A Sleeper Wakes

The Cook Creek Ridge Fire

By Robert W. Sisk

In the following excerpt from the new book Rampage by Firestorm, helitack crew pilot Robert Sisk describes a harrowing wildfire battle near Garden Valley. The excerpt is preceded by an introduction the author wrote for IDAHO magazine:

When I was an aerial firefighter and pilot for a helicopter attack crew, our team experienced firsthand how a lightning-sparked forest fire that at first seemed normal and had been controlled could turn within minutes into a nightmarish conflagration.

In late June 1979, when several bands of thunderstorms unleashed massive lightning strikes across southwestern Idaho, our helitack crew was alerted. We were a group of highly trained firefighters who used helicopters for fast and initial attack on newly started fires, especially those in inaccessible mountainous terrain.

Our foreman, Ray Patnaude, was a sixteen-year veteran of wildland firefighting who knew what to expect from the storm. He told us we’d be on duty at first light.

The next day, I flew firefighters to various blazes in the Boise National Forest around Garden Valley. On the afternoon of the second day, Helicopter H-10, our call sign, was summoned with a fire crew to Cook Creek Ridge, thirty-six miles north of Garden Valley.

This created uncertainty, because the previous day I had flown two men from Garden Valley to that same spot. Three other firefighters had driven from Lowman in a pumper truck to the scene, using old logging roads. All five had controlled the fire and were still on the site. Lookouts at Whitehawk and Scott Mountains reported a huge column of smoke with fire shooting skyward.

The Boise dispatchers weren’t sure if this was the same fire or a different one in the same area. They were concerned that it might be a sleeper: a potentially dangerous lightning-started fire that smolders and emits very little smoke. As the sun rises, warming the air, the winds begin to pick up, and the sleeper suddenly comes alive. When that happens, it can roar out of control, cutting off escape routes for firefighters.

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The book's cover. Sweetgrass Books.
Cutting heavy fuels at an Idaho wildfire. Idaho Department of Lands.
Sand Mountain Fire
Heli-rappell training above Salmon. Charity Parks, USFS.
Idaho smokejumpers. NIFC.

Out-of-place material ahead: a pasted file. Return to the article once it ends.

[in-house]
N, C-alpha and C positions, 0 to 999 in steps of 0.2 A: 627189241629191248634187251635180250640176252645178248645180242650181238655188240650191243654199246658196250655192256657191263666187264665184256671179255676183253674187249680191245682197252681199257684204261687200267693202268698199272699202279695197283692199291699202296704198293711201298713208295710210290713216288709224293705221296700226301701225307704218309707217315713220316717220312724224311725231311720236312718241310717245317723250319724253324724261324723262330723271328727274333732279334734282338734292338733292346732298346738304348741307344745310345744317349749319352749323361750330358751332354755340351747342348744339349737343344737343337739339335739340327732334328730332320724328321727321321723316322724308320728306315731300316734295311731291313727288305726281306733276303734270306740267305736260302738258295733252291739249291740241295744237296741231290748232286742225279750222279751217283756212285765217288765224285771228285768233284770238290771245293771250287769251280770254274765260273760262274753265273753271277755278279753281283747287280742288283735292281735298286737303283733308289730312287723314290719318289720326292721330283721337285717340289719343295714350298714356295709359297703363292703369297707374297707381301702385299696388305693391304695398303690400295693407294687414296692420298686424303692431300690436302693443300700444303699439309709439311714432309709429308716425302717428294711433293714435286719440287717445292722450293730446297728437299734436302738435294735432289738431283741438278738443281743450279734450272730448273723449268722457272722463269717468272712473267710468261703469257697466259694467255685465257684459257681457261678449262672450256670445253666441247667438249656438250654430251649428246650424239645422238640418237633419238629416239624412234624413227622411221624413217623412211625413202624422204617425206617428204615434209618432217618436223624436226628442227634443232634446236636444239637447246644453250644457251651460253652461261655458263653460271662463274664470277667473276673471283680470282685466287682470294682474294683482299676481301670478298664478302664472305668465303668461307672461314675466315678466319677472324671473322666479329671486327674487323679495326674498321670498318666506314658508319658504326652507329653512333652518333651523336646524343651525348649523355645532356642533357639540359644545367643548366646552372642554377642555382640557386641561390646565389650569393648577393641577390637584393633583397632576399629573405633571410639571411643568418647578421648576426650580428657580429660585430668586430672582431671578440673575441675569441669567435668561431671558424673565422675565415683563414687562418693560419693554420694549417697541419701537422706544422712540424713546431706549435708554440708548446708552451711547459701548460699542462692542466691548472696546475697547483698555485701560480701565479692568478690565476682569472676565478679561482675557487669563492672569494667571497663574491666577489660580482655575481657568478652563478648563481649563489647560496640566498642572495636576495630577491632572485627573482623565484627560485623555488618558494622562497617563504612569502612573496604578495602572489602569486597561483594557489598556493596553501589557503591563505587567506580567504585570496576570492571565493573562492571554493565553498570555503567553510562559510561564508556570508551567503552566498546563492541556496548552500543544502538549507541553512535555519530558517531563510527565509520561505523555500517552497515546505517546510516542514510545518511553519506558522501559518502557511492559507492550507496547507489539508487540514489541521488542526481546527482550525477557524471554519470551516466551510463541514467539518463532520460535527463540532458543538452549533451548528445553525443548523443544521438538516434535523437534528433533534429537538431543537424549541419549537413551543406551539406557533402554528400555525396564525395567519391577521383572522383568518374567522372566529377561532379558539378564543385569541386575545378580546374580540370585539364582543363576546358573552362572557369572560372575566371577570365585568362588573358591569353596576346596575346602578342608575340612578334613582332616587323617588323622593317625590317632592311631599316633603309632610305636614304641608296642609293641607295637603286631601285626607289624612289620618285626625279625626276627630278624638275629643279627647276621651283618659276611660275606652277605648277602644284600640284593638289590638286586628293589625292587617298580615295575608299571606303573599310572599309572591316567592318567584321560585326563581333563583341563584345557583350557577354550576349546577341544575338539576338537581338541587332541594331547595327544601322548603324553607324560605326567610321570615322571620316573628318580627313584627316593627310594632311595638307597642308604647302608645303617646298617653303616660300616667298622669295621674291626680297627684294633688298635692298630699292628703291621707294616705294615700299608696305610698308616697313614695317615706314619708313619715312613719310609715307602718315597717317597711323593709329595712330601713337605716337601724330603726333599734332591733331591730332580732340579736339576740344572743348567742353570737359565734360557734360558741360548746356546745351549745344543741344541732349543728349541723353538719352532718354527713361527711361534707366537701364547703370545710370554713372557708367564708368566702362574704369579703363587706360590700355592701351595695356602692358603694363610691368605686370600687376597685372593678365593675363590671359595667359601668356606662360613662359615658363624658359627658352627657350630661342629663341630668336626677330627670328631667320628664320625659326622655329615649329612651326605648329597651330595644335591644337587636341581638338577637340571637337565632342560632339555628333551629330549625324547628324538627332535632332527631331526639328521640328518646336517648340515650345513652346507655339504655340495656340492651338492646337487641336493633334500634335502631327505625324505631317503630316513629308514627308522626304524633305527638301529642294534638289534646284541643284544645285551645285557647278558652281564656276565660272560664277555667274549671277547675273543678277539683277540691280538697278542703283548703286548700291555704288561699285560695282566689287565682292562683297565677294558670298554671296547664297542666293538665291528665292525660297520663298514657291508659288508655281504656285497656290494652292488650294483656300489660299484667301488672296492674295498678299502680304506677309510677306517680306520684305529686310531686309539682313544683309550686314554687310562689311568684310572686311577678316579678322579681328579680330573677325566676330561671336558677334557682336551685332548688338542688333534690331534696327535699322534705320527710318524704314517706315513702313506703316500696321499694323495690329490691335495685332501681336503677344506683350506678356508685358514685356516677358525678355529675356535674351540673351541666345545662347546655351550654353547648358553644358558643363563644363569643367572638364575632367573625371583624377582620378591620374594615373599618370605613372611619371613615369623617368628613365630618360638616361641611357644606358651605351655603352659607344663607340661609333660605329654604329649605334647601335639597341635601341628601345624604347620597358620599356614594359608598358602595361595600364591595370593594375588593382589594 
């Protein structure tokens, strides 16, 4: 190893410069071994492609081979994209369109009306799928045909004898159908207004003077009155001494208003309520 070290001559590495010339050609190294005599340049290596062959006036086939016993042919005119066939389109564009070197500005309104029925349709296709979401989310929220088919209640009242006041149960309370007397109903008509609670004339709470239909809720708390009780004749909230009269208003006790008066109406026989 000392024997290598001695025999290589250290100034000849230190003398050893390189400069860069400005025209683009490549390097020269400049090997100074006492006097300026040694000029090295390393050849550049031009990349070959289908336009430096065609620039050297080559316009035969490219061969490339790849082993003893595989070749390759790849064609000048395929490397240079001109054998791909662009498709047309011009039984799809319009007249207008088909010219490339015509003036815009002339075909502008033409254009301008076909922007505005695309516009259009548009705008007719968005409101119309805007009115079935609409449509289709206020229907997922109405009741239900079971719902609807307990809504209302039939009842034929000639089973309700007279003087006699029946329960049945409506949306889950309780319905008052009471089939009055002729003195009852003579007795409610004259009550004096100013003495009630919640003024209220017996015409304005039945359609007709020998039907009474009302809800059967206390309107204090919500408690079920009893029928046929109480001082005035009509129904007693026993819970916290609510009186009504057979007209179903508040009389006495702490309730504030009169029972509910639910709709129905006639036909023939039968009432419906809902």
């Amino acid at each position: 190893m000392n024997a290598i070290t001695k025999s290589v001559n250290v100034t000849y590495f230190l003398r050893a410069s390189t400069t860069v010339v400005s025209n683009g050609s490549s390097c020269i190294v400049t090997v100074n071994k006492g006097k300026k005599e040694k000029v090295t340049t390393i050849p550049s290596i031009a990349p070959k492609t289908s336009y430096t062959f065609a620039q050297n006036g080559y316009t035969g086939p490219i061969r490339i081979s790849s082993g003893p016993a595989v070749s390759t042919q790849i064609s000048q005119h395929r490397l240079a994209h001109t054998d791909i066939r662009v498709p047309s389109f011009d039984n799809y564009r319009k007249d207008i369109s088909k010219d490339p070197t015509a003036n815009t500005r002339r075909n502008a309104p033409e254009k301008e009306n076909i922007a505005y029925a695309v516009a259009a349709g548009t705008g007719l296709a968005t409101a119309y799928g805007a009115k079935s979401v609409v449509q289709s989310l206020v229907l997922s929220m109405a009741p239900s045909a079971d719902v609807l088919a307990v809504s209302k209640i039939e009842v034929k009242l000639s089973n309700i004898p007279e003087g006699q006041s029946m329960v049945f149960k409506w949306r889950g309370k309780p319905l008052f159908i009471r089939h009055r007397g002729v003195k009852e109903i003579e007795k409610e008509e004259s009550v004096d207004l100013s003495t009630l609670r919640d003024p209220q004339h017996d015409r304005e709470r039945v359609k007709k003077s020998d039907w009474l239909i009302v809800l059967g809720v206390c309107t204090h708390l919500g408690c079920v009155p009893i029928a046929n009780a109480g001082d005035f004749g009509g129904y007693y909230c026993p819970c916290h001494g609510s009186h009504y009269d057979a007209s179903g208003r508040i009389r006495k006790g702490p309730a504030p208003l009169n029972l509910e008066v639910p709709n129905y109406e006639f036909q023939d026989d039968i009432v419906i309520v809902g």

Smoke from an Idaho wildfire. Idaho Department of Lands.
Sand Mountain Fire


In boiling smoke and heat, we were tasked with a helicopter evacuation. In the following excerpt from my book that describes this scene, I refer to myself by my last name, just as I do the other members of our crew:

After liftoff, H-10 climbed steadily northeast. It would require climbing from 3,168 feet, Garden Valley’s elevation, to over 8,100 feet in order to clear the ridgeline just southeast of Scott Mountain.

The helicopter leveled off above the ridgeline, and the crew could see tongues of flames bursting out of the dense smoke about twenty miles from their position.

The crew at the fire were now saying that they were completely surrounded by fire and were unable to get out, although they still had a pumper truck with them. The radio traffic became heavier and more confusing.

The dispatcher interrupted and ordered silence on that frequency due to the emergency. He was now able to communicate with the trapped firefighters and would be able to determine what course of action to take for their safety.

Ron Lou, the firefighter in charge of the Lowman crew, again radioed that they were unable to escape the fire and were using what little water that was in the pumper to wet themselves down. He requested that the helicopter attempt to fly them out.

H-10 was at maximum power but still six minutes from the fire. Patnaude radioed that he had copied Lou’s transmission and that the helicopter would be over the fire in a few minutes.

What would normally have been a small controllable lightning-started fire had turned into a nightmare. The original fire had been controlled, but unbeknownst to the firefighters, one of the dreaded “sleepers” had suddenly sprung to life down a tree-covered hill approximately a half mile to the southwest.

Fanned by winds twenty to twenty-five miles per hour, the undetected fire began its race uphill toward the unsuspecting firefighters. As the fire gained in size and fury, it started climbing the trunks of the thick dry pine and fir trees.

As H-10 was approaching the fire, it was decided that [Dane] Lee and [Stan] Kolby would be dropped west of the fire on a logging road switchback to put them in a safe area. The normal circling and reconnaissance of the landing site, to check for hazards, was omitted due to critical life-threatening circumstances.

H-10 touched down on the curved portion of the logging road. The two firefighters leaped from the helicopter, dragging their packs and equipment with them. In seconds, H-10 was again airborne and back over the fire.

Patnaude made immediate radio contact with Lou and asked for directions to his location. It was impossible to see down into the fire because of the heavy smoke. Lou radioed that he could barely make out a patch of blue sky to the east of their location.

The helicopter quickly skirted the edge of the fire and smoke and was soon on the east side turning back to the west. Lou radioed that he had the helicopter in sight and that it was a little north of his location. Sisk corrected his flight path back to the left, but the trapped men could still not be spotted.

He advised Patnaude that the approach would have to be aborted if the men on the ground could not be located. Patnaude unfastened his shoulder harness, opened the door, and leaned out of the helicopter, desperately searching for the trapped firefighters.